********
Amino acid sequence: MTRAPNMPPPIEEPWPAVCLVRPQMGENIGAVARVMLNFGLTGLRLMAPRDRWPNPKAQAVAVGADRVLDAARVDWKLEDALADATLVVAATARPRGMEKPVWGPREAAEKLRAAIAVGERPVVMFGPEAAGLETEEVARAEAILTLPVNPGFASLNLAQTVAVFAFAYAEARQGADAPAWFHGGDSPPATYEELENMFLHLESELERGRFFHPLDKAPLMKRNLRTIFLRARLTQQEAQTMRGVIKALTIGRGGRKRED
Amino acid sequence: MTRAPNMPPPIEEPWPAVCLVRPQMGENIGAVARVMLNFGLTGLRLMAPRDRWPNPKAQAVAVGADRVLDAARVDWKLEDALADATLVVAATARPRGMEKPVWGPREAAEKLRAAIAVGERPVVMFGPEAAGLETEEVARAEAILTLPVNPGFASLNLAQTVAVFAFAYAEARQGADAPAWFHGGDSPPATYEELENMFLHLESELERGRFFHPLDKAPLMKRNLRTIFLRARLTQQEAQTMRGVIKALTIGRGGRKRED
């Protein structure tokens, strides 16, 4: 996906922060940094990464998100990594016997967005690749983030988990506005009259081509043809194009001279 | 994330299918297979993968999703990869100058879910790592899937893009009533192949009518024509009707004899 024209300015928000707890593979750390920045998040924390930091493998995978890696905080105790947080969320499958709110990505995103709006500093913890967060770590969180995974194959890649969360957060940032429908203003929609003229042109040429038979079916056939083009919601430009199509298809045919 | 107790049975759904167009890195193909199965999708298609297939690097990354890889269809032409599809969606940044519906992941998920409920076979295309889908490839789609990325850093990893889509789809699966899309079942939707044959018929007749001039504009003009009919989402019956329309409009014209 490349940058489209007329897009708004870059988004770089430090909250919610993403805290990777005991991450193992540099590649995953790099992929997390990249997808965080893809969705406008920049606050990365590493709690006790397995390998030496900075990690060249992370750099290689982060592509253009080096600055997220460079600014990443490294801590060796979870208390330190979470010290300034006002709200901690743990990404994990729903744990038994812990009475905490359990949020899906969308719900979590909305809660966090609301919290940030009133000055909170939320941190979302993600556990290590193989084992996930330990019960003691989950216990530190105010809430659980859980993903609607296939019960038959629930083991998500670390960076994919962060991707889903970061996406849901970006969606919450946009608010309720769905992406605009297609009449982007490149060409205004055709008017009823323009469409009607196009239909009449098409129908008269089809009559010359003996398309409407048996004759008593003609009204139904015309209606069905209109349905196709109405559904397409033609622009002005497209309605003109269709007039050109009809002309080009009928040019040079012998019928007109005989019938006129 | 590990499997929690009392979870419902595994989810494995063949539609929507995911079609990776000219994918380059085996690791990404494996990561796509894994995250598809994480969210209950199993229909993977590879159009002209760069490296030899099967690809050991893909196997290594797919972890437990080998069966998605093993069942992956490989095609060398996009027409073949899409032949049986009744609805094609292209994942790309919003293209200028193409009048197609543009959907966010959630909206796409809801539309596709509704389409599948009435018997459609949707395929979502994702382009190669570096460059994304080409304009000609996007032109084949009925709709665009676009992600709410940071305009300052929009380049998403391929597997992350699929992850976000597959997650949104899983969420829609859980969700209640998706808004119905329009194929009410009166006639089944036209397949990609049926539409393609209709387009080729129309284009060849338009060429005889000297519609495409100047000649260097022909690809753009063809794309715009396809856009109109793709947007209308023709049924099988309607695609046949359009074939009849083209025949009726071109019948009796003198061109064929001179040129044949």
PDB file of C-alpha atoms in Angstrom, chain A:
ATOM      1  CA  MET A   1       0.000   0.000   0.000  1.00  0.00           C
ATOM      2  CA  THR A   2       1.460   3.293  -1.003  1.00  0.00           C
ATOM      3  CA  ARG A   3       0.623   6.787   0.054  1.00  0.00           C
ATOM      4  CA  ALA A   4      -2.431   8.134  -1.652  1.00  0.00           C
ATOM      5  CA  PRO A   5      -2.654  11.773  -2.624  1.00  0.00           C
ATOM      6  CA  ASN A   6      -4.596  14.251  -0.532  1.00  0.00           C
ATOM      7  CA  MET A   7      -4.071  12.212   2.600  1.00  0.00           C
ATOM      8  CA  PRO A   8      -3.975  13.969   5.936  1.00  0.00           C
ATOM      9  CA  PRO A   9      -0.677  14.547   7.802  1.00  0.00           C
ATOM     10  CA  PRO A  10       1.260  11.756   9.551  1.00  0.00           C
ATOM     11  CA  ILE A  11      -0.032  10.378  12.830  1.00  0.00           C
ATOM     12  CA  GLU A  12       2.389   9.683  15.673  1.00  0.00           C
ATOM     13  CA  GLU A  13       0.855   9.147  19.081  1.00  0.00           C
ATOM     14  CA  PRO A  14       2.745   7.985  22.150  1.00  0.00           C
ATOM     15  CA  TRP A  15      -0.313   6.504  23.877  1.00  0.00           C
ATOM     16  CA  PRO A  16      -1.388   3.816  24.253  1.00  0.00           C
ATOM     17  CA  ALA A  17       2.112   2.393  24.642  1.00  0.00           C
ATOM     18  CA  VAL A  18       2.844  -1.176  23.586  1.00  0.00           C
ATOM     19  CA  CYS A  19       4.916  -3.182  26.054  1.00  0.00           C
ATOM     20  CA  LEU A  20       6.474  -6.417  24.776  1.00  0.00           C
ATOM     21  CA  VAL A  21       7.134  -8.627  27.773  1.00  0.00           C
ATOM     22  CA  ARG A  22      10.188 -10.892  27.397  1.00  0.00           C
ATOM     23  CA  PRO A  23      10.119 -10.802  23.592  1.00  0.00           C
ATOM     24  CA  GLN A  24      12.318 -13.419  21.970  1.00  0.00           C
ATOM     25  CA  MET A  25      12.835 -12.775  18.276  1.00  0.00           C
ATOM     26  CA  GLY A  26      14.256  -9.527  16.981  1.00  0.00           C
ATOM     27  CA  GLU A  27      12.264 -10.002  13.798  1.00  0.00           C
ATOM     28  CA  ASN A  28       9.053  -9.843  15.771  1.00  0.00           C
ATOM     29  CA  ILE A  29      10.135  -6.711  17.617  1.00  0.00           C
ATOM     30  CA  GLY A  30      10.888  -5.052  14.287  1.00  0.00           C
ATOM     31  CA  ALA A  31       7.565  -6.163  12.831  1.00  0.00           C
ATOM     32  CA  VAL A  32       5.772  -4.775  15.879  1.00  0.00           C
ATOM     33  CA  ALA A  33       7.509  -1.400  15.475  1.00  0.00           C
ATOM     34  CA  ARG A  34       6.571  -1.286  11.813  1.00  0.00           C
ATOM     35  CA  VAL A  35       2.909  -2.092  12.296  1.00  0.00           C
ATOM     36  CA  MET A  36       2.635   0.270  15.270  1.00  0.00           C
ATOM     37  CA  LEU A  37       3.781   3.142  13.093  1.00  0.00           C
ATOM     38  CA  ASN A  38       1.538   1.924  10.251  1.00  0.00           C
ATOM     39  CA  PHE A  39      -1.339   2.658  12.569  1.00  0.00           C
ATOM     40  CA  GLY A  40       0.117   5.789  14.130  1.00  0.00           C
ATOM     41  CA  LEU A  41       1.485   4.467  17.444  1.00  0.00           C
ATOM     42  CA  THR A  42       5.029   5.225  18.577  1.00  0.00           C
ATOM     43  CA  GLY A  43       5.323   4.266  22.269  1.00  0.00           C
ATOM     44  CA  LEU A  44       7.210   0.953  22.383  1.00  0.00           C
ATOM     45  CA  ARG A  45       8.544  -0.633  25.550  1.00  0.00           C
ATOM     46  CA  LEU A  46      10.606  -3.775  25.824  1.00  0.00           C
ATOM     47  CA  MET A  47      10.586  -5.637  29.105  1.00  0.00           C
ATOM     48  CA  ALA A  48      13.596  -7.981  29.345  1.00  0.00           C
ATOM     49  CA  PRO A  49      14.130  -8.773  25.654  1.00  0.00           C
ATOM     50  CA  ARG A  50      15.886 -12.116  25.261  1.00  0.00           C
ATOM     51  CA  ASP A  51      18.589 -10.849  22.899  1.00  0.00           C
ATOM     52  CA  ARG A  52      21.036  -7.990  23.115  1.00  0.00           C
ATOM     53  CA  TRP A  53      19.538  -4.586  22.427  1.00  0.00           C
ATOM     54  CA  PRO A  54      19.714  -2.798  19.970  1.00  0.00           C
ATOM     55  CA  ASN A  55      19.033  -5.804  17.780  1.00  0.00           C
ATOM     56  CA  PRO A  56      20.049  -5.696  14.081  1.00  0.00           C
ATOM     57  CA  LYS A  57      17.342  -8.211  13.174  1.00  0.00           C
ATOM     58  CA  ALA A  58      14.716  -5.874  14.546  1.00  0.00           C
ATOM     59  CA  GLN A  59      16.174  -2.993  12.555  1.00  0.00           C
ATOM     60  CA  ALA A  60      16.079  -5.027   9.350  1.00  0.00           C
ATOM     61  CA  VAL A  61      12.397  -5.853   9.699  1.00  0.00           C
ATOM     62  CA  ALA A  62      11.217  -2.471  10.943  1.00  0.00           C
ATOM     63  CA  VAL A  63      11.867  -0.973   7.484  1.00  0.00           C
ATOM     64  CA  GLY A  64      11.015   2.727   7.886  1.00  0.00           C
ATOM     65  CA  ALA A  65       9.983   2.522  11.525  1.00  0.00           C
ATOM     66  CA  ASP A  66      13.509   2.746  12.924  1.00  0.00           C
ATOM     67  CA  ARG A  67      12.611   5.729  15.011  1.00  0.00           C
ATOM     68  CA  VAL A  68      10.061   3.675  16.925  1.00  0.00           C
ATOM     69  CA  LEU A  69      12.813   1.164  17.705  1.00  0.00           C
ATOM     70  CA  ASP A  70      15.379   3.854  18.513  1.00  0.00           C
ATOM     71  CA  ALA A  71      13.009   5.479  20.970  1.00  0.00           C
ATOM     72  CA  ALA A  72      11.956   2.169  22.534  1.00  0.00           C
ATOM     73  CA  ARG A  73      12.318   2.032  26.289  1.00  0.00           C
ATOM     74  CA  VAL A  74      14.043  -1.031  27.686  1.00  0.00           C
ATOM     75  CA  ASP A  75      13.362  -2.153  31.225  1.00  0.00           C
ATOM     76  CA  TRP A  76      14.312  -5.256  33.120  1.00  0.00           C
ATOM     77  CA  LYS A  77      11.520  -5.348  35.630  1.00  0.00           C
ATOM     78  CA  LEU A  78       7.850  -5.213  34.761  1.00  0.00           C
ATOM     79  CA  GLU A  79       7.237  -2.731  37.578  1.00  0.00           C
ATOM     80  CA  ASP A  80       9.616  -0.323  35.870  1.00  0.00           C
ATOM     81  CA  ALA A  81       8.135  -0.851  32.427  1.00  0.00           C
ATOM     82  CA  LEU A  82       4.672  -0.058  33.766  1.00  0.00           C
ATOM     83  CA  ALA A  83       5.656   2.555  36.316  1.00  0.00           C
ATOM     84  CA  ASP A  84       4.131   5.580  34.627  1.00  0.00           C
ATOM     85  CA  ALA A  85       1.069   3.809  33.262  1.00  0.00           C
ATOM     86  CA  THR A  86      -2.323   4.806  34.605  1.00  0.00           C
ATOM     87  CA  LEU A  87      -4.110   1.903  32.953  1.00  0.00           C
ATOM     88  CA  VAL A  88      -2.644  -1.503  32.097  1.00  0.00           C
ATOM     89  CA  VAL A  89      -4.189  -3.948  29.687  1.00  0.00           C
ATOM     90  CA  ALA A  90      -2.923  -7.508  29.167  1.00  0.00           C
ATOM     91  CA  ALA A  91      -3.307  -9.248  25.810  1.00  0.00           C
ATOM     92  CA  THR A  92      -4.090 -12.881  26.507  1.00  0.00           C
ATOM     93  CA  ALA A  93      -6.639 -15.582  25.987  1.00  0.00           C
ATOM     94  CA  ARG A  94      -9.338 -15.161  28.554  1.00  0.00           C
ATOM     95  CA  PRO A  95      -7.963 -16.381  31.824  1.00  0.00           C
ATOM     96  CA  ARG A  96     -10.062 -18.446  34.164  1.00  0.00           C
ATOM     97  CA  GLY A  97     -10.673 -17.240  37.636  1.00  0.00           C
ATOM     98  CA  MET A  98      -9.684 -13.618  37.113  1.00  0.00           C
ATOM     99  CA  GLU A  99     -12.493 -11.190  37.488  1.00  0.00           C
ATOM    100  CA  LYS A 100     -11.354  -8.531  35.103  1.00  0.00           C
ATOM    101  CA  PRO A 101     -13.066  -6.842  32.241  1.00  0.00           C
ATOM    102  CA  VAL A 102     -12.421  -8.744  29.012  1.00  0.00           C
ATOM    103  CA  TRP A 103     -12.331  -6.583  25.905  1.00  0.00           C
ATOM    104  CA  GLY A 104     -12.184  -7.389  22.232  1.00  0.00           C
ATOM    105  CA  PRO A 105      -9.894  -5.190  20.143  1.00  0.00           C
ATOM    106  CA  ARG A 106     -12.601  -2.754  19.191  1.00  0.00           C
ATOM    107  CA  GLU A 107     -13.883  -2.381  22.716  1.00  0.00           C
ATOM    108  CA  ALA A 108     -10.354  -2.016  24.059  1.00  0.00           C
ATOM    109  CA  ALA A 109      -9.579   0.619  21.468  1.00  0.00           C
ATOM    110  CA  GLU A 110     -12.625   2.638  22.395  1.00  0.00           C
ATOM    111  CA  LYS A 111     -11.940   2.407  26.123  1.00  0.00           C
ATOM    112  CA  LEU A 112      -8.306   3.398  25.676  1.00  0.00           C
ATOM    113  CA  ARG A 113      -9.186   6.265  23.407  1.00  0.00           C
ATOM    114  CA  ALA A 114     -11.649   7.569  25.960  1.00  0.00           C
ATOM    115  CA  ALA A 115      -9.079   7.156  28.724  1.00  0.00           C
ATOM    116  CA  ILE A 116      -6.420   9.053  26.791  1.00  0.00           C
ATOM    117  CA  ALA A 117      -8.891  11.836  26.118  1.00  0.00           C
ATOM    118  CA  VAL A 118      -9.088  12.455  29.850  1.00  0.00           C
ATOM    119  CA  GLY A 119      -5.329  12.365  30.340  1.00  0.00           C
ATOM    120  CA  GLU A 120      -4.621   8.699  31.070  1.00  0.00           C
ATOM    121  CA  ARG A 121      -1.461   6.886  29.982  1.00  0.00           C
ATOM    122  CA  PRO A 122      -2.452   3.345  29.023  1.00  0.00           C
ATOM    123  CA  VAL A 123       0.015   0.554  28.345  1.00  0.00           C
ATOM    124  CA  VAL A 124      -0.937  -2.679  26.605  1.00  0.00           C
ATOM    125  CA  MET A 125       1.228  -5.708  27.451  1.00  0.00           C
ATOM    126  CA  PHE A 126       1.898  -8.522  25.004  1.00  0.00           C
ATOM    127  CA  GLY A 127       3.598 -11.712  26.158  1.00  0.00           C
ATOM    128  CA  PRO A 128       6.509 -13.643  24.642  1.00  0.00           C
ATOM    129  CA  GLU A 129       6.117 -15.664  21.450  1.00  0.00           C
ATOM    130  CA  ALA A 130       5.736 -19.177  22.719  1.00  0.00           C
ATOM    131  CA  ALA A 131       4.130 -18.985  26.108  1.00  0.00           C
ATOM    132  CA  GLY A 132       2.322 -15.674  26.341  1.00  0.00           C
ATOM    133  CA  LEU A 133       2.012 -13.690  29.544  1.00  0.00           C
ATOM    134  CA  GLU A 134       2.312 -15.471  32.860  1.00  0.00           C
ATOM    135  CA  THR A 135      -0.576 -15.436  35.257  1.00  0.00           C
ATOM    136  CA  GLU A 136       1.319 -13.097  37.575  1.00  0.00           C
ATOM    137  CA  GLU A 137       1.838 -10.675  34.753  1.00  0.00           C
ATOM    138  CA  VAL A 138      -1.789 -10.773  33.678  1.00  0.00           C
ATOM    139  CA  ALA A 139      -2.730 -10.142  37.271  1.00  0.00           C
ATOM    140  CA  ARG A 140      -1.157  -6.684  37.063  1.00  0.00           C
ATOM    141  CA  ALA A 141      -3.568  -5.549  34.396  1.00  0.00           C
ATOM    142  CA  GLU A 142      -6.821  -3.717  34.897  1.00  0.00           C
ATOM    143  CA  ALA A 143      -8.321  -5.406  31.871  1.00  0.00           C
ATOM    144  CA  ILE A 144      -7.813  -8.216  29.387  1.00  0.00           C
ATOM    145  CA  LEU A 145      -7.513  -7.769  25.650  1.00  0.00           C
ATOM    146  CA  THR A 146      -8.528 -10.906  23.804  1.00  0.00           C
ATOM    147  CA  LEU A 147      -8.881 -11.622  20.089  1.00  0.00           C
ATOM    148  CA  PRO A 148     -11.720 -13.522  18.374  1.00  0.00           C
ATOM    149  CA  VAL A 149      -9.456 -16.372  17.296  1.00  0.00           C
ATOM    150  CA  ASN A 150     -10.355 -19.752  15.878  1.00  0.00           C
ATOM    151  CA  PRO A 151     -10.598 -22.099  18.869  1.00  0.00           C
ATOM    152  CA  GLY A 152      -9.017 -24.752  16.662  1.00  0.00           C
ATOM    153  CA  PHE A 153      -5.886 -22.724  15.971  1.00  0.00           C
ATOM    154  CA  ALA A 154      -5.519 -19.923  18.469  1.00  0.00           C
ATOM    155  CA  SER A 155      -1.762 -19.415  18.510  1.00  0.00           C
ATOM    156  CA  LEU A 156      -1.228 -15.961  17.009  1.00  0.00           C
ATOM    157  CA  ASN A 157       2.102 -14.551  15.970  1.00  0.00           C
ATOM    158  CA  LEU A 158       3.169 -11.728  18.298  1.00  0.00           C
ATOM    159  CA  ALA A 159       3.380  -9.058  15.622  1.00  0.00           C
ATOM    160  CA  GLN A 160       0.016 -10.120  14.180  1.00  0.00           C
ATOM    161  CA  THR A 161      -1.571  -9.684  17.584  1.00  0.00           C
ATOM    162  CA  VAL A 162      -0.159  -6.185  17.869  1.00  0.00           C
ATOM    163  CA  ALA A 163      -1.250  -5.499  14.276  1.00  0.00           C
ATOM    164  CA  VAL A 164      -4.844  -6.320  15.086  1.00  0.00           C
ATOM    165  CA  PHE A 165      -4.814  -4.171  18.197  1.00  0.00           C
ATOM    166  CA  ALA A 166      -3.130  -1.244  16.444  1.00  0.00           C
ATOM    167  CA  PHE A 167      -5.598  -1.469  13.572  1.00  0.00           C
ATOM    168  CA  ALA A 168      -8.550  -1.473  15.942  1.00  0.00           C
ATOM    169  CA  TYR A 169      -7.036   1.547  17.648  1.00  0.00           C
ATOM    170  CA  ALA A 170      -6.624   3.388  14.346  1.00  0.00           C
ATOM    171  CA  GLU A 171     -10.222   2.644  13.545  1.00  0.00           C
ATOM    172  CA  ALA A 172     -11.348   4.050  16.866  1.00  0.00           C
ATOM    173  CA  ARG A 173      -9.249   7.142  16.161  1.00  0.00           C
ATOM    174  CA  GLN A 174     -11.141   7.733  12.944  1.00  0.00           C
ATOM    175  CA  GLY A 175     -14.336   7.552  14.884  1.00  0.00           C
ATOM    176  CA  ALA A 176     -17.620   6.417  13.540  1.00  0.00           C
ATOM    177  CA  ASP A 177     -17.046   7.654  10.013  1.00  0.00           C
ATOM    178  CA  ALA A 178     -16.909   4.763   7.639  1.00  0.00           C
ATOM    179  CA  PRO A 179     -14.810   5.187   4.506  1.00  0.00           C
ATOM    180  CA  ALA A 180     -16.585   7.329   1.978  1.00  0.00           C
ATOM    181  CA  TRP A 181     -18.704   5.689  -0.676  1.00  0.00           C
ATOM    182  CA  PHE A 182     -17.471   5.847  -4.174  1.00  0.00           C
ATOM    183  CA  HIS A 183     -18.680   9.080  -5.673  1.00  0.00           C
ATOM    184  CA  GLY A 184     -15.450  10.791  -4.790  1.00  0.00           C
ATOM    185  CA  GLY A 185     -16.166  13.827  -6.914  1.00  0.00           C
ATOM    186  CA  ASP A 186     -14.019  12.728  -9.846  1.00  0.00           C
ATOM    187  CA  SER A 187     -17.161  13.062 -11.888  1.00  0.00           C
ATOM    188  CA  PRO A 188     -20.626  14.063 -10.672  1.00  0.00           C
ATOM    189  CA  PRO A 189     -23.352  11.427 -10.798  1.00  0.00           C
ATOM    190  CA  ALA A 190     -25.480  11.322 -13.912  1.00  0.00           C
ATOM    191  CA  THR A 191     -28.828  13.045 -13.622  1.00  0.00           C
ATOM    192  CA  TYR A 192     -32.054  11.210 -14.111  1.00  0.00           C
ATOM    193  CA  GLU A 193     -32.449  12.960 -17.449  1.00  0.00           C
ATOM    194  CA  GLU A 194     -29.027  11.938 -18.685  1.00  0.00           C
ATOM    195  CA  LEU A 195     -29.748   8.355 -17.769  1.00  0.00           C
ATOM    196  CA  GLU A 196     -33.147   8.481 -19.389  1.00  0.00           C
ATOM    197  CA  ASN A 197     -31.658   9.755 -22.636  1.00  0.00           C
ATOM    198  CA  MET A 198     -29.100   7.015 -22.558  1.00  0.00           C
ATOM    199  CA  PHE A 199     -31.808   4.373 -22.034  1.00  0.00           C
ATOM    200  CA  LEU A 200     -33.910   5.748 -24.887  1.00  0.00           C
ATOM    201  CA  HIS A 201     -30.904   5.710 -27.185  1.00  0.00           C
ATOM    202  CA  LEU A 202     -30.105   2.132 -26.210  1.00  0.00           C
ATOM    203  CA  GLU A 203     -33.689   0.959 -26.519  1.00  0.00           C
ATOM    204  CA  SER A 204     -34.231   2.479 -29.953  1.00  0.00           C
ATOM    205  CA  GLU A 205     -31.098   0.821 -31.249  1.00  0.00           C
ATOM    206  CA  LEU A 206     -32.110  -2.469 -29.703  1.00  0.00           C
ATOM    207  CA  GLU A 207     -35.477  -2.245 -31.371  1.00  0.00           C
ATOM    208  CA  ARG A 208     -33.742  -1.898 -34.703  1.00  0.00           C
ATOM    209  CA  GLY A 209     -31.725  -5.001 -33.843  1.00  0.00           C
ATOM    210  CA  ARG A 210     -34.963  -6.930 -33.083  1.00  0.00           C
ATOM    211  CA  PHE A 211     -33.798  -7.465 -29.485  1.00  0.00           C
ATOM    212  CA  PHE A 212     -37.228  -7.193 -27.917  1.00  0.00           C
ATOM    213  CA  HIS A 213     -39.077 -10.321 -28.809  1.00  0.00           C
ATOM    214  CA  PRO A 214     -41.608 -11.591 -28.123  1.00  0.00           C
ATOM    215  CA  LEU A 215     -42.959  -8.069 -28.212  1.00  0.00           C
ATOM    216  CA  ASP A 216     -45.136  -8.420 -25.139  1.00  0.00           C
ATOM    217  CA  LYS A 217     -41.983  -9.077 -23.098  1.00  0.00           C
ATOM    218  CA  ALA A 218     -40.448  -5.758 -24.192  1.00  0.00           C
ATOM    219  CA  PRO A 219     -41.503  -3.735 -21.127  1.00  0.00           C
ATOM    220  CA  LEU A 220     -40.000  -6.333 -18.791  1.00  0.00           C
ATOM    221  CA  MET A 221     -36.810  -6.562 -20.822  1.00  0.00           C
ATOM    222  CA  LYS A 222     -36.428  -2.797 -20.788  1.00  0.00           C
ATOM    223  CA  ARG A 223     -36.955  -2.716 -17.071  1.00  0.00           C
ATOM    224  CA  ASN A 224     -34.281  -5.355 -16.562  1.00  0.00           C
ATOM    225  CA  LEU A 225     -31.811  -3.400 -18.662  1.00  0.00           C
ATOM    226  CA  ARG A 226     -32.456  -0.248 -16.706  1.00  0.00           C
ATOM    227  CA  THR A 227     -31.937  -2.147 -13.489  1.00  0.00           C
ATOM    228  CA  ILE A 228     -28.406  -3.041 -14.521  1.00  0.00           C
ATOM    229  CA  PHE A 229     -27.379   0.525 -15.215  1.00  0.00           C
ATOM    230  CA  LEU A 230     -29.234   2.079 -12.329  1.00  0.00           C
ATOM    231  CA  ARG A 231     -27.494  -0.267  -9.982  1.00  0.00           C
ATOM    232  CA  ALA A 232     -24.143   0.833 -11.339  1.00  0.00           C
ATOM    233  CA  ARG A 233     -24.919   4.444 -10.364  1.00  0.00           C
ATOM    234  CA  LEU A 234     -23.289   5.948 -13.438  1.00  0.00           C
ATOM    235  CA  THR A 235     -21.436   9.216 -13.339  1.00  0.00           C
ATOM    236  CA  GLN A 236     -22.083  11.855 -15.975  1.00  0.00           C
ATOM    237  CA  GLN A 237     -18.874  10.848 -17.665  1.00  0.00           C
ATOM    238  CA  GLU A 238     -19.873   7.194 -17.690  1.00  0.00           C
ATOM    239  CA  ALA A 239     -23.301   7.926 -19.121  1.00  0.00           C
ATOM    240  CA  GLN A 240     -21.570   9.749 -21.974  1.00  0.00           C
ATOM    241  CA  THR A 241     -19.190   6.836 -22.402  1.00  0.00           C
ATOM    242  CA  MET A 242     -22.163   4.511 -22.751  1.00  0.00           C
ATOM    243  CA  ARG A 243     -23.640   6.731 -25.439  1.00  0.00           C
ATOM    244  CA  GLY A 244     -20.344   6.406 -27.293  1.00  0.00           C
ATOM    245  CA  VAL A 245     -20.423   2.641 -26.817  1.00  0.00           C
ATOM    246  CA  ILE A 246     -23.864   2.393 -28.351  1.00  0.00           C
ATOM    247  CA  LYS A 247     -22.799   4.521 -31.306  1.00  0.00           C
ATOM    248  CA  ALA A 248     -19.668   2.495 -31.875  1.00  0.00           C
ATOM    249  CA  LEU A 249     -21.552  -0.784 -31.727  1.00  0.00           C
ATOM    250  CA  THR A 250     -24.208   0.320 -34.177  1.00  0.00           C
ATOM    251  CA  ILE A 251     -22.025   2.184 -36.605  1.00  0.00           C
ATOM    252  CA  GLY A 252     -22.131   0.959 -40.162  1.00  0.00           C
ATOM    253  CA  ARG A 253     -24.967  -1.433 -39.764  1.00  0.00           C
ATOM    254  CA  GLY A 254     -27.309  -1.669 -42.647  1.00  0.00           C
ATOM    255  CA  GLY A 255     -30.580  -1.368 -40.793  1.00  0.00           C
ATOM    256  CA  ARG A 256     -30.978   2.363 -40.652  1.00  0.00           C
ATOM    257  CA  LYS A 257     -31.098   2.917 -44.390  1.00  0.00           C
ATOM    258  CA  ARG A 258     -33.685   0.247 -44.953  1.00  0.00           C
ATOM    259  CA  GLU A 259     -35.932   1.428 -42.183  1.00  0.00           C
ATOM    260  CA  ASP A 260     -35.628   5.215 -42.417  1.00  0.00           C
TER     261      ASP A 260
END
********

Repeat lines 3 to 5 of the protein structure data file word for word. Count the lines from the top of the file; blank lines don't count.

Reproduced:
């Protein structure tokens, strides 16, 4: 996906922060940094990464998100990594016997967005690749983030988990506005009259081509043809194009001279 | 994330299918297979993968999703990869100058879910790592899937893009009533192949009518024509009707004899 024209300015928000707890593979750390920045998040924390930091493998995978890696905080105790947080969320499958709110990505995103709006500093913890967060770590969180995974194959890649969360957060940032429908203003929609003229042109040429038979079916056939083009919601430009199509298809045919 | 107790049975759904167009890195193909199965999708298609297939690097990354890889269809032409599809969606940044519906992941998920409920076979295309889908490839789609990325850093990893889509789809699966899309079942939707044959018929007749001039504009003009009919989402019956329309409009014209 490349940058489209007329897009708004870059988004770089430090909250919610993403805290990777005991991450193992540099590649995953790099992929997390990249997808965080893809969705406008920049606050990365590493709690006790397995390998030496900075990690060249992370750099290689982060592509253009080096600055997220460079600014990443490294801590060796979870208390330190979470010290300034006002709200901690743990990404994990729903744990038994812990009475905490359990949020899906969308719900979590909305809660966090609301919290940030009133000055909170939320941190979302993600556990290590193989084992996930330990019960003691989950216990530190105010809430659980859980993903609607296939019960038959629930083991998500670390960076994919962060991707889903970061996406849901970006969606919450946009608010309720769905992406605009297609009449982007490149060409205004055709008017009823323009469409009607196009239909009449098409129908008269089809009559010359003996398309409407048996004759008593003609009204139904015309209606069905209109349905196709109405559904397409033609622009002005497209309605003109269709007039050109009809002309080009009928040019040079012998019928007109005989019938006129 | 590990499997929690009392979870419902595994989810494995063949539609929507995911079609990776000219994918380059085996690791990404494996990561796509894994995250598809994480969210209950199993229909993977590879159009002209760069490296030899099967690809050991893909196997290594797919972890437990080998069966998605093993069942992956490989095609060398996009027409073949899409032949049986009744609805094609292209994942790309919003293209200028193409009048197609543009959907966010959630909206796409809801539309596709509704389409599948009435018997459609949707395929979502994702382009190669570096460059994304080409304009000609996007032109084949009925709709665009676009992600709410940071305009300052929009380049998403391929597997992350699929992850976000597959997650949104899983969420829609859980969700209640998706808004119905329009194929009410009166006639089944036209397949990609049926539409393609209709387009080729129309284009060849338009060429005889000297519609495409100047000649260097022909690809753009063809794309715009396809856009109109793709947007209308023709049924099988309607695609046949359009074939009849083209025949009726071109019948009796003198061109064929001179040129044949």
PDB file of C-alpha atoms in Angstrom, chain A:
ATOM      1  CA  MET A   1       0.000   0.000   0.000  1.00  0.00           C